Noriega returns to Panama after 22 years
Two decades after being ousted during a bloody US invasion, former Panama strongman Manuel Noriega returns home Sunday to prison and a mixed reception.
The 77-year-old is due to arrive on an Iberia flight at 5:30 pm (2230 GMT), guarded by a delegation of six foreign ministry officials, police, doctors and a prosecutor who prepared the transfer for a week in Paris.
Under tight security, Panama's military ruler from 1983 to 1989 will be flown by helicopter from the airport to El Renacer prison, located northwest of the capital in a lush area near the Panama Canal.
"While Panama is known for being peaceful and tolerant, emotions are running high and inmate safety is our priority," Foreign Minister Roberto Henriquez said Friday. "He will get the same treatment as any other inmate -- dignified and respectful but firm."
After serving more than two decades in prisons in the United States and France for drug trafficking and money laundering, Noriega will face three separate sentences of 20 years in Panama for crimes committed under his dictatorship, including the murder of critics.
But it remains uncertain exactly how long he may spend behind bars, as Panamanian law allows inmates 70 years old and over to petition for house arrest. Relatives of victims of Noriega's regime have virulently opposed applying the rule to the former dictator.
Dressed in white and waving white flags and handkerchiefs, more than a hundred former members of the opposition and victims of the regime demonstrated on Calle 50, in the capital's banking center, demanding "justice."
"Neither forgiveness nor oblivion. They're going to bring him to a luxury prison and we want him to pay for his crimes," government employee Justina Rodriguez, 71, told AFP.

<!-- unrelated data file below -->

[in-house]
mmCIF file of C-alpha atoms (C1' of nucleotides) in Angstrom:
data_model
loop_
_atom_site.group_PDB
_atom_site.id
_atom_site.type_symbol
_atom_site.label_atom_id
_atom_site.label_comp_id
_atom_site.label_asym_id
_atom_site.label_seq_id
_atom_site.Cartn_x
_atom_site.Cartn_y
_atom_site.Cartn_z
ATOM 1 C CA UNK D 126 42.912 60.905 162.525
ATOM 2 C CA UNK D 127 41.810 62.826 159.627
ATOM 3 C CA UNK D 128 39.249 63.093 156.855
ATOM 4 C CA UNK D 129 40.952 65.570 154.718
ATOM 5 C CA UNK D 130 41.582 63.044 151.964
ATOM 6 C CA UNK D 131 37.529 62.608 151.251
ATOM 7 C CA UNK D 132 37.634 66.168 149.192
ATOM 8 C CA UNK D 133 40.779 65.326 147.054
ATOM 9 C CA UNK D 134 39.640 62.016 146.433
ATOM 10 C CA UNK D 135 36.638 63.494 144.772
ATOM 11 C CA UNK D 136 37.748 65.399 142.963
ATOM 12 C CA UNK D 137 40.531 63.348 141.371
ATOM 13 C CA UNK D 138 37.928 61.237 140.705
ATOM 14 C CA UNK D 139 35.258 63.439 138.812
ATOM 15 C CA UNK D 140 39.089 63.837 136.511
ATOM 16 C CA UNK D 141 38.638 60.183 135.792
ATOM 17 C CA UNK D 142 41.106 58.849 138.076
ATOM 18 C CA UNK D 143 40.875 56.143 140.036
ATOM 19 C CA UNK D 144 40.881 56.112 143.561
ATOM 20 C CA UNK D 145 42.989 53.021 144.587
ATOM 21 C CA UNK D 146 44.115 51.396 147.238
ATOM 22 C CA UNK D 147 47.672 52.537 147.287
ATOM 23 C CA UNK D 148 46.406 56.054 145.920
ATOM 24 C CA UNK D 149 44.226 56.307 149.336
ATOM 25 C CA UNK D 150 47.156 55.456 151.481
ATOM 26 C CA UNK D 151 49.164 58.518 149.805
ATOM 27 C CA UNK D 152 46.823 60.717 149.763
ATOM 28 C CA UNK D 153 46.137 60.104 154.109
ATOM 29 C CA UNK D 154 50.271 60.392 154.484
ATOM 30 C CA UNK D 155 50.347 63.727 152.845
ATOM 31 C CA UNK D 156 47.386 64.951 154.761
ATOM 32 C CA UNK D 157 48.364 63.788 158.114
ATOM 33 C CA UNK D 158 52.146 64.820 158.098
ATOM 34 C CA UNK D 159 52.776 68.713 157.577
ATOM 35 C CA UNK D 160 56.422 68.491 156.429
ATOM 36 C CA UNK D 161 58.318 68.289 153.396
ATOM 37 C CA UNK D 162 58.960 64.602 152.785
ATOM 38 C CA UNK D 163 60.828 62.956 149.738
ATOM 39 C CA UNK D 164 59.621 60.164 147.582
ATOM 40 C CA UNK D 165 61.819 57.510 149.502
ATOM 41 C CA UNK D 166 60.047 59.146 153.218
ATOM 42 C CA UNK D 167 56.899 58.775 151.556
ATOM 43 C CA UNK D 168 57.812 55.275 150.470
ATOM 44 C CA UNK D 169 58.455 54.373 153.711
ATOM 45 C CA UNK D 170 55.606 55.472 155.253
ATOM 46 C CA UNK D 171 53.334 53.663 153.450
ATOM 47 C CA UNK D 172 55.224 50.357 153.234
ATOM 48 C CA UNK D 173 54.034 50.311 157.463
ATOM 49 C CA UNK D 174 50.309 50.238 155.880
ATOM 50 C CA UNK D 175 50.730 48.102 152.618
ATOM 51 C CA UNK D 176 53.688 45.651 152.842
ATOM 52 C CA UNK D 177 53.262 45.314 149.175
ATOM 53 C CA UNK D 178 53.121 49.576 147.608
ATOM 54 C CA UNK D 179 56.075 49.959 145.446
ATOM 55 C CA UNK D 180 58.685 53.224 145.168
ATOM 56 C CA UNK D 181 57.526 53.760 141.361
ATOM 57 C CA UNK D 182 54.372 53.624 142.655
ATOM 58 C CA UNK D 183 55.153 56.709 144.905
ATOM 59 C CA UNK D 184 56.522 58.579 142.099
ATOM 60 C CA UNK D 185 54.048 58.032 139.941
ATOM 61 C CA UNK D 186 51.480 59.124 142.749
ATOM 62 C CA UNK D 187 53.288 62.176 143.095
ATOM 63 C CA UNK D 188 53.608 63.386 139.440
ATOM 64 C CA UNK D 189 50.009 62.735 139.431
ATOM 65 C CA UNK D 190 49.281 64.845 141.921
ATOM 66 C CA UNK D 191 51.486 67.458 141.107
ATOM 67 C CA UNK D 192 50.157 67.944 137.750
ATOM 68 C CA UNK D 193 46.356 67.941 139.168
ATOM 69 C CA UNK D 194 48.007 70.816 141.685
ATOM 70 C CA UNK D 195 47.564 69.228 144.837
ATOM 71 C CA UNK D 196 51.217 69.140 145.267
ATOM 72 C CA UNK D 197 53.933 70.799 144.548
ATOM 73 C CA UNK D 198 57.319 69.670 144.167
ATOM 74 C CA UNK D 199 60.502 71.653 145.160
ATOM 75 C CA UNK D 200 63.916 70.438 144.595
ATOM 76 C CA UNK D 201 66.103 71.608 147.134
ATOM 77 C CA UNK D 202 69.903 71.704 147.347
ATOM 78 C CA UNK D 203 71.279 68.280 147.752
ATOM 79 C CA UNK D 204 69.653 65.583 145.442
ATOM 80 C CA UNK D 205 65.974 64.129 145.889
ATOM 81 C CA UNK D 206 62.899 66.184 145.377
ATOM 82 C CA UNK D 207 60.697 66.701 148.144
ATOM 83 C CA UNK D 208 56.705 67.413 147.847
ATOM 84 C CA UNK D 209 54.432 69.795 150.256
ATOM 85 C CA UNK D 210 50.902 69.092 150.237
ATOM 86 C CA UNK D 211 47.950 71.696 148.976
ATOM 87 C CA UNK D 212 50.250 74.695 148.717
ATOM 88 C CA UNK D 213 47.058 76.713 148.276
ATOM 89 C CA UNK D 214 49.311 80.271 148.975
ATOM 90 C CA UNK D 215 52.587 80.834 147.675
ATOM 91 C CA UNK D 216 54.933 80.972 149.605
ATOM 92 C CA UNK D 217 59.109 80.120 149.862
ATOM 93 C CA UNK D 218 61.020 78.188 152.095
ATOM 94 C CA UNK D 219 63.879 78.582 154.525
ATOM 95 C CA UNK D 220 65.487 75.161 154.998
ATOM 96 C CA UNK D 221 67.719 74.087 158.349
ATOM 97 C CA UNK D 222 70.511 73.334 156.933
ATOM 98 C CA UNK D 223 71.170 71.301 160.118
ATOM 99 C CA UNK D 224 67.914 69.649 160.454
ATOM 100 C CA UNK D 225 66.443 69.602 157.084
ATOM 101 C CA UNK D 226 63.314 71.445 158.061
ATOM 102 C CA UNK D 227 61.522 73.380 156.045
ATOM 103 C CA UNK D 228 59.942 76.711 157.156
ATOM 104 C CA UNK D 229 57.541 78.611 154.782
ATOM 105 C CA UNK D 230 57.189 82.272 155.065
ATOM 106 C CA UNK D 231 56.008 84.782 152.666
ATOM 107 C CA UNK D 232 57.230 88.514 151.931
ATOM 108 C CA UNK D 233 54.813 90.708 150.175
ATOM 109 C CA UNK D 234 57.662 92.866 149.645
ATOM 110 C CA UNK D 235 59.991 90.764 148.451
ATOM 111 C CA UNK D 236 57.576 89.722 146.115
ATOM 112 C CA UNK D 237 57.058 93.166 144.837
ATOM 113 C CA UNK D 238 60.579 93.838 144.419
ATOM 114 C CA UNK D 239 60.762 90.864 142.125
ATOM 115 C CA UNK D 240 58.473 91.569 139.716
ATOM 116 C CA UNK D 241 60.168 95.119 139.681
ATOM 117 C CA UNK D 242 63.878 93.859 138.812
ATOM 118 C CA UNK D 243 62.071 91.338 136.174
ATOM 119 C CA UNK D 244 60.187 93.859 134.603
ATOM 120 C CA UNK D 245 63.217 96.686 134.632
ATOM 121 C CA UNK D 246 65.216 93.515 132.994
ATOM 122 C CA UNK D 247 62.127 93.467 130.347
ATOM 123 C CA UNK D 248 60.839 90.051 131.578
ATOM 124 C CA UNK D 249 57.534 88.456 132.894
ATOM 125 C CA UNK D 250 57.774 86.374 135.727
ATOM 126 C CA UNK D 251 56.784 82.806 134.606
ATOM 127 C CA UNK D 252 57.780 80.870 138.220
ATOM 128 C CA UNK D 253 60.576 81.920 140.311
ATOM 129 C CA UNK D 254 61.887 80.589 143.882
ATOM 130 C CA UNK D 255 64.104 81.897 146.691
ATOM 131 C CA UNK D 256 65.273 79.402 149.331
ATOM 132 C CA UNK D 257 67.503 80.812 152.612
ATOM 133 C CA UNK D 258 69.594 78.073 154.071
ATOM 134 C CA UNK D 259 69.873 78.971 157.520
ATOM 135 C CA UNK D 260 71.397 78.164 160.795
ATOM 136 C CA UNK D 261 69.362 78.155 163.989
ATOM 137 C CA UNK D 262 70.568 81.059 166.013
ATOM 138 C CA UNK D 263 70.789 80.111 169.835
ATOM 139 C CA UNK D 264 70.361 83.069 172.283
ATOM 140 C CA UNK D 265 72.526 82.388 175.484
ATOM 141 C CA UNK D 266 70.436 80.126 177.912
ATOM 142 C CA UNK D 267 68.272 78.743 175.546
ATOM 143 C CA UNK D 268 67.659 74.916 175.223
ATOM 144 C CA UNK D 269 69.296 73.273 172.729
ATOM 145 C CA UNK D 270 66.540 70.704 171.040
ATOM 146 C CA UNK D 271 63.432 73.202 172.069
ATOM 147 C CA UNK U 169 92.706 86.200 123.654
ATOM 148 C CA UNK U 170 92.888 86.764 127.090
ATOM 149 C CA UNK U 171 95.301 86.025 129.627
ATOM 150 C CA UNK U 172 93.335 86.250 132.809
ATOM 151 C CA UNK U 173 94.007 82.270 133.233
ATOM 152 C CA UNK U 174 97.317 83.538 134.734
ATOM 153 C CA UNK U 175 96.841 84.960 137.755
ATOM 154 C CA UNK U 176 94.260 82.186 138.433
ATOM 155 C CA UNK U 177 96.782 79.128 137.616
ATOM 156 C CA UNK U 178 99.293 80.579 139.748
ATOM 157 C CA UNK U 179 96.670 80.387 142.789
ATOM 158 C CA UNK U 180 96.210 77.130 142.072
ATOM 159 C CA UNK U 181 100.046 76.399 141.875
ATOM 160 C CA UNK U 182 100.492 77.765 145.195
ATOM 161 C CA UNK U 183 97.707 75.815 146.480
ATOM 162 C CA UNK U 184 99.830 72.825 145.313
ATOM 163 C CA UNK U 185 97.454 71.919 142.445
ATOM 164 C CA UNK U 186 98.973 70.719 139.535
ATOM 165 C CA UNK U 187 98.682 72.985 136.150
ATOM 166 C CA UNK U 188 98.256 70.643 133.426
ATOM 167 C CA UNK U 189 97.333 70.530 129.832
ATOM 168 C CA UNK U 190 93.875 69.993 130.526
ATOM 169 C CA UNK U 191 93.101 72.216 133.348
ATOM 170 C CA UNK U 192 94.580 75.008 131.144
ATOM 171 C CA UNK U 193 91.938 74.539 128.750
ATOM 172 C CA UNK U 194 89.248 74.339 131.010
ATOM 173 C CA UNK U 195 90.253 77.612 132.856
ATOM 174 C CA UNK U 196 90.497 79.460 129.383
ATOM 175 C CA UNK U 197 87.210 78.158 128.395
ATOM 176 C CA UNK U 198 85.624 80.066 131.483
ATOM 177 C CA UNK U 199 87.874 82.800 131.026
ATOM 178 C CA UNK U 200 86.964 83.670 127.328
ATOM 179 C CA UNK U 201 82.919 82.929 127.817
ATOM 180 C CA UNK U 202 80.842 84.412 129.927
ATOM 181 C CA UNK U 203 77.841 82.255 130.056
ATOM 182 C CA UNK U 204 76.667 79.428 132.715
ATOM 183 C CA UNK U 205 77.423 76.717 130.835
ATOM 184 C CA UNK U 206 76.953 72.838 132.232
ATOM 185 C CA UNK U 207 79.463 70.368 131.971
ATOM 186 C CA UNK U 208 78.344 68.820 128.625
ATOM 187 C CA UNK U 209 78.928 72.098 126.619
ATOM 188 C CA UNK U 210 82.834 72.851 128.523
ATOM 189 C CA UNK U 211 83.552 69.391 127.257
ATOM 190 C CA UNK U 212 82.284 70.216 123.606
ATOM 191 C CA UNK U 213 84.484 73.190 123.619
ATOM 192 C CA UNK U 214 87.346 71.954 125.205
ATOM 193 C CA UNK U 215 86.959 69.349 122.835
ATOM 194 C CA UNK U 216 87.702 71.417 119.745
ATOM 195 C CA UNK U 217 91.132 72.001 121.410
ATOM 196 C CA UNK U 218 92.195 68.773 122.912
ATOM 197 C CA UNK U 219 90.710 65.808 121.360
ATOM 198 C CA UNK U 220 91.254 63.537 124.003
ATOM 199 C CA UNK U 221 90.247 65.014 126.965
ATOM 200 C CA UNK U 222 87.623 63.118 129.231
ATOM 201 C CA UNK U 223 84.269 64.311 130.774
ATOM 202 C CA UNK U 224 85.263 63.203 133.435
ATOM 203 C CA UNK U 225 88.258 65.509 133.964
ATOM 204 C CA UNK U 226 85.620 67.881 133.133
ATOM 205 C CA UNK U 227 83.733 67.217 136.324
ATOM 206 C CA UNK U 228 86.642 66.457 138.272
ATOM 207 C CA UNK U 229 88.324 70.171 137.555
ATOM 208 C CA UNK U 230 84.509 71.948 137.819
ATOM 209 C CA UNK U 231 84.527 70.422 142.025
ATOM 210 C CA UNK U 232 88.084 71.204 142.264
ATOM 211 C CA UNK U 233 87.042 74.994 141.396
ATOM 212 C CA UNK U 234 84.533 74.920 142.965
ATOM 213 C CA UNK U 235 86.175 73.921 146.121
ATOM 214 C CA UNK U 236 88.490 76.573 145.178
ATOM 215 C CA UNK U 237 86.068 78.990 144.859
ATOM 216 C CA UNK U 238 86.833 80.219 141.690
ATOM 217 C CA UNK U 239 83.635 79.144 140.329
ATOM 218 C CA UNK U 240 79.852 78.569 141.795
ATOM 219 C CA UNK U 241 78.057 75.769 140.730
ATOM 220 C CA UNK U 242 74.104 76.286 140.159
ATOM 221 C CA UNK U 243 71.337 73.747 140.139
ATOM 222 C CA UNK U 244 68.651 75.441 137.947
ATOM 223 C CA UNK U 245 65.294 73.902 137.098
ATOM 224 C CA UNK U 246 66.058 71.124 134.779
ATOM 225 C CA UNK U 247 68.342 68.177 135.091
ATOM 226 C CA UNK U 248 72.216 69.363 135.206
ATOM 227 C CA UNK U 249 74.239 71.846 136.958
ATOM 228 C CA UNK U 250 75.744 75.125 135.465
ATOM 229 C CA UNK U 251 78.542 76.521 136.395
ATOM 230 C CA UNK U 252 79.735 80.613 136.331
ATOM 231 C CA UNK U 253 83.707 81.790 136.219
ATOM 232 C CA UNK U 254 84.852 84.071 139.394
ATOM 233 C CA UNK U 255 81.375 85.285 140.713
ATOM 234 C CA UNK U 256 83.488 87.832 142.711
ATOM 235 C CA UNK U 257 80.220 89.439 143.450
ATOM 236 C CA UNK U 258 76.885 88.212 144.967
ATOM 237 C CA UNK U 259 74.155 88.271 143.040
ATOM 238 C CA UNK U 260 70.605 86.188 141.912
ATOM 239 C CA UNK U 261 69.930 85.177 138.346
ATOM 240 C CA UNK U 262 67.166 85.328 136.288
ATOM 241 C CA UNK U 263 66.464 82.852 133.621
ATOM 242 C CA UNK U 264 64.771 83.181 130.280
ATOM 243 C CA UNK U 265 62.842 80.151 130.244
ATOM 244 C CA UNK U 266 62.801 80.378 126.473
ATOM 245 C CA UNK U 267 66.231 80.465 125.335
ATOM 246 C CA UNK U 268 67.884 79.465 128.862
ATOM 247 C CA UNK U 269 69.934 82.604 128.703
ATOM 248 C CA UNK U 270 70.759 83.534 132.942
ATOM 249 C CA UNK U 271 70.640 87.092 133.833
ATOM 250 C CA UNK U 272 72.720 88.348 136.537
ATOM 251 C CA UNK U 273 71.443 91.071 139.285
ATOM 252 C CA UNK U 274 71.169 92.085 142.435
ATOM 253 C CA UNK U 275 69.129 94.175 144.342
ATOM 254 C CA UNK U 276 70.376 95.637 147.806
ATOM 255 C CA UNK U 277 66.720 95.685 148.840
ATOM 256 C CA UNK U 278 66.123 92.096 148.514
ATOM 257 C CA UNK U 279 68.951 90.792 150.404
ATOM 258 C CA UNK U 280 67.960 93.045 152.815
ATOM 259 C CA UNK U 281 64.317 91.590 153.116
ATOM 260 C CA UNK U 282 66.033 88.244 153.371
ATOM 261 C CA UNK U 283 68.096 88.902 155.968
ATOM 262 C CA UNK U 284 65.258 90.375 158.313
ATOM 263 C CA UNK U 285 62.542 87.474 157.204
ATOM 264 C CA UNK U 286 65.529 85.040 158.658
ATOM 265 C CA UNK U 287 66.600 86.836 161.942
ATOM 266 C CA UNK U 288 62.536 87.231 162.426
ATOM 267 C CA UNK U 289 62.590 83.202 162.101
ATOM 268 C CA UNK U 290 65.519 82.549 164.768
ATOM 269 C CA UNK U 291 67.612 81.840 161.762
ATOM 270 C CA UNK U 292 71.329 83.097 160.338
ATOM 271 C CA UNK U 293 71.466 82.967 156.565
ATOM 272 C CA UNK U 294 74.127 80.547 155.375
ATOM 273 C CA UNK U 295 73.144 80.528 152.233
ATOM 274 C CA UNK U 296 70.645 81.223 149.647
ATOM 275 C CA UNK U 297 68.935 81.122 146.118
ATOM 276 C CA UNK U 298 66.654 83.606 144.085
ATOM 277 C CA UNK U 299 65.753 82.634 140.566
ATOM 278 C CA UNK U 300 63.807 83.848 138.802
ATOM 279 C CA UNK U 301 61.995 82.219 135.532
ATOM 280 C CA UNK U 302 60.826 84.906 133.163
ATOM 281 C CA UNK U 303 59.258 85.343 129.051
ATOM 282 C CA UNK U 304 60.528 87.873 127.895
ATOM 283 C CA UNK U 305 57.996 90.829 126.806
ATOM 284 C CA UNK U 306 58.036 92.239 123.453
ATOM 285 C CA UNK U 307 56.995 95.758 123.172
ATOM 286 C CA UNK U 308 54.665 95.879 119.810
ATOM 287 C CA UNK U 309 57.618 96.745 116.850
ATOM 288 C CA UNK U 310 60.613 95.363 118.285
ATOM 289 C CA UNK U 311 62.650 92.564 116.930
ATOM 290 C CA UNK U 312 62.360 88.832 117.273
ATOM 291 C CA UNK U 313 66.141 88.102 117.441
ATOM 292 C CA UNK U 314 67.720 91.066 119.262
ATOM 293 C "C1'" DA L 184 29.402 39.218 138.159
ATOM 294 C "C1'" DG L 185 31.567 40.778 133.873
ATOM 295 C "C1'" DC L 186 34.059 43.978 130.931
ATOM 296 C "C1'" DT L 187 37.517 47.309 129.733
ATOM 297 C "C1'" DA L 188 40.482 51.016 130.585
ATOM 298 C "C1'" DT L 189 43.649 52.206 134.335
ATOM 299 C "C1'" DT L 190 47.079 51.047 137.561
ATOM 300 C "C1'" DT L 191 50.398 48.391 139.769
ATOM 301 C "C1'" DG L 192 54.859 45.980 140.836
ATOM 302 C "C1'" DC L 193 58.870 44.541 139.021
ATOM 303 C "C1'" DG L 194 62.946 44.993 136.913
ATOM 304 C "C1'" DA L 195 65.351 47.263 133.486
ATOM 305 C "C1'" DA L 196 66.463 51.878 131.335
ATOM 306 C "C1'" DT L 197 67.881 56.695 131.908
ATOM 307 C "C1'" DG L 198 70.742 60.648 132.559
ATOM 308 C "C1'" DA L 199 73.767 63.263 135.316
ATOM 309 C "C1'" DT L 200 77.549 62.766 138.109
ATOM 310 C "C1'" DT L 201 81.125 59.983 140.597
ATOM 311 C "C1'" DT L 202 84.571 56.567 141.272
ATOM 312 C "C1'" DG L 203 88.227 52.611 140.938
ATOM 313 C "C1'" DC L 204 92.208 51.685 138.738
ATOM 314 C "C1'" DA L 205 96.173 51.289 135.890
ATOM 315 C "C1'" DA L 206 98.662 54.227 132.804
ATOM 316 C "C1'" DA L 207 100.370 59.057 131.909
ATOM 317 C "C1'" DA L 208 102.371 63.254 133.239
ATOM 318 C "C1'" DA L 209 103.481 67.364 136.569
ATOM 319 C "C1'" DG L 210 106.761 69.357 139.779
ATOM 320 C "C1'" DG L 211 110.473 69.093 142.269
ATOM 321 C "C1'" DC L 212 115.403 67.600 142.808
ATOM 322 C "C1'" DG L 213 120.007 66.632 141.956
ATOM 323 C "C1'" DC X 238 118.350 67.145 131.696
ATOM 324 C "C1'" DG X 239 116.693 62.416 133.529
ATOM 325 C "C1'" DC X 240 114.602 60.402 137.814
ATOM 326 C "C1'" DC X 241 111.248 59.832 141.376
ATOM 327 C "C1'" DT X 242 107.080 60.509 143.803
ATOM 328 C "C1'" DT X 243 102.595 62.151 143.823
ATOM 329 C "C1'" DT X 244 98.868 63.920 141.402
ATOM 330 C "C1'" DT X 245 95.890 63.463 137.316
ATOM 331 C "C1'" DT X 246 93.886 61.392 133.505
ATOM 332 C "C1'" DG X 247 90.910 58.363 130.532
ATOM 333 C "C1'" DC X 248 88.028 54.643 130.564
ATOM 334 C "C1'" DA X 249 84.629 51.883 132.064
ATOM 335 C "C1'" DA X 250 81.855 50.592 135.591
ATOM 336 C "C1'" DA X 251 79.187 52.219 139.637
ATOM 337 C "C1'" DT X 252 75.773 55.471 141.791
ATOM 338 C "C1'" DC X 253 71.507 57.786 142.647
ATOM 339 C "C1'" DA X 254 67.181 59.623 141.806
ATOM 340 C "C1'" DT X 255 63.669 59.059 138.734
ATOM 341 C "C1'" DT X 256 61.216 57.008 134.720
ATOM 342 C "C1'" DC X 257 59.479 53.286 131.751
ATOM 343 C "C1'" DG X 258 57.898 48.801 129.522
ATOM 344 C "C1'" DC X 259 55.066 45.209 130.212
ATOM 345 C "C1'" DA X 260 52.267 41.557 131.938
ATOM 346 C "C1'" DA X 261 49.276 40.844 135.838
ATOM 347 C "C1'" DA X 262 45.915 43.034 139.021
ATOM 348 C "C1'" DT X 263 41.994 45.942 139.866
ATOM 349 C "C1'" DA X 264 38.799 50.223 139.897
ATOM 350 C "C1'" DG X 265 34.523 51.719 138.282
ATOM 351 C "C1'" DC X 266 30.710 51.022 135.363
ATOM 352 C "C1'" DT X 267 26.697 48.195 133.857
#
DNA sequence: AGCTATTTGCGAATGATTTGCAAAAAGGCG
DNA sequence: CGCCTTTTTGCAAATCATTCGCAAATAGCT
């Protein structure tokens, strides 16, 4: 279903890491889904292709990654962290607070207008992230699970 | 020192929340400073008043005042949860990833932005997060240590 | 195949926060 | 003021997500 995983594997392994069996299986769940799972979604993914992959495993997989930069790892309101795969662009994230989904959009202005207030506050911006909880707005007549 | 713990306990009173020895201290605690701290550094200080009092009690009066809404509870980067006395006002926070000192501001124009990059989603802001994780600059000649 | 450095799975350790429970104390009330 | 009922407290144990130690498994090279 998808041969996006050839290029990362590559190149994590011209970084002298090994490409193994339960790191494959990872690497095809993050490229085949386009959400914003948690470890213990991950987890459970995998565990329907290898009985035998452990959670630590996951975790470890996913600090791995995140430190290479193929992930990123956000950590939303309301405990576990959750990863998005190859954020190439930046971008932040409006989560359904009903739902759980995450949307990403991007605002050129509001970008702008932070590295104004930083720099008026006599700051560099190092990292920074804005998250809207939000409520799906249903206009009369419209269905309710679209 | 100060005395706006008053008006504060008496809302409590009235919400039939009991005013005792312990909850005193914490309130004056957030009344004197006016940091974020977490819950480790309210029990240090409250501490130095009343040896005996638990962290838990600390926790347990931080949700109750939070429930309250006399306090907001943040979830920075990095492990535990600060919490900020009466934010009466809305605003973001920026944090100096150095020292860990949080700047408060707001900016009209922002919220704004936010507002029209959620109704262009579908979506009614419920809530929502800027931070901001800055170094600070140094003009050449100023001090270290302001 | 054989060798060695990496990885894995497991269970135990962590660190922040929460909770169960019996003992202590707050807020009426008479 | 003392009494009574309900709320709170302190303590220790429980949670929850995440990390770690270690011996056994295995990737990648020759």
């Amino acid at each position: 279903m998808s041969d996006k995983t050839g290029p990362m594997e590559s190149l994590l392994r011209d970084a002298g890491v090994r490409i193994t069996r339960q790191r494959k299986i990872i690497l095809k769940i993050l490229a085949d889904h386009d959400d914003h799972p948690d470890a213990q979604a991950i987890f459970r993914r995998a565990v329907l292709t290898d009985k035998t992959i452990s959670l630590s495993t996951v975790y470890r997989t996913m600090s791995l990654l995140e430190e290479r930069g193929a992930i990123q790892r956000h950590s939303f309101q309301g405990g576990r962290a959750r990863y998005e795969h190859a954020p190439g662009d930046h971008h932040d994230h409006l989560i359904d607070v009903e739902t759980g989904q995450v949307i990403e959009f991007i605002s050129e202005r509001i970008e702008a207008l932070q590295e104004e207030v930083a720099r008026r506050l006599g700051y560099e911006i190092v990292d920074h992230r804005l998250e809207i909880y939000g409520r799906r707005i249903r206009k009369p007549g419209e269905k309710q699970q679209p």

Aurelio Barria, who organized the Civic Crusade series of protests in the 1980s against the regime, called for demonstrators to come out into the streets to repudiate the former ruler and insist that he serve out his sentence in jail, not at home.
But the predominantly youthful population -- the average age is 27 -- are more concerned about the economic rigors of everyday life, not the fate of a man who ruled the country with an iron fist decades ago and, in many cases, before they were even born.
Others express compassion, noting that Noriega is suffering health problems.
"Let him live out his old age -- he will go to prison but then go home. Noriega is not the only one to blame, there were others, but he is paying for what he did," said Elvia Maria Ugarte, a 46-year-old housewife.
The return of Noriega, who was a paid CIA agent from 1968 to 1986 before he became an enemy of Washington, has raised expectations about the potential that he could reveal secrets about political figures and wealth amassed under his regime.
Panama's current President Ricardo Martinelli has said that he, for one, would like "to know what happened to all those who in one way or another have been enriched at the expense of military and the state."
"We will learn a lot about the fortunes that were made in this country illegally," Martinelli said, after learning last month that French courts had given the go-ahead for Noriega's extradition back to Panama.
© 2011 AFP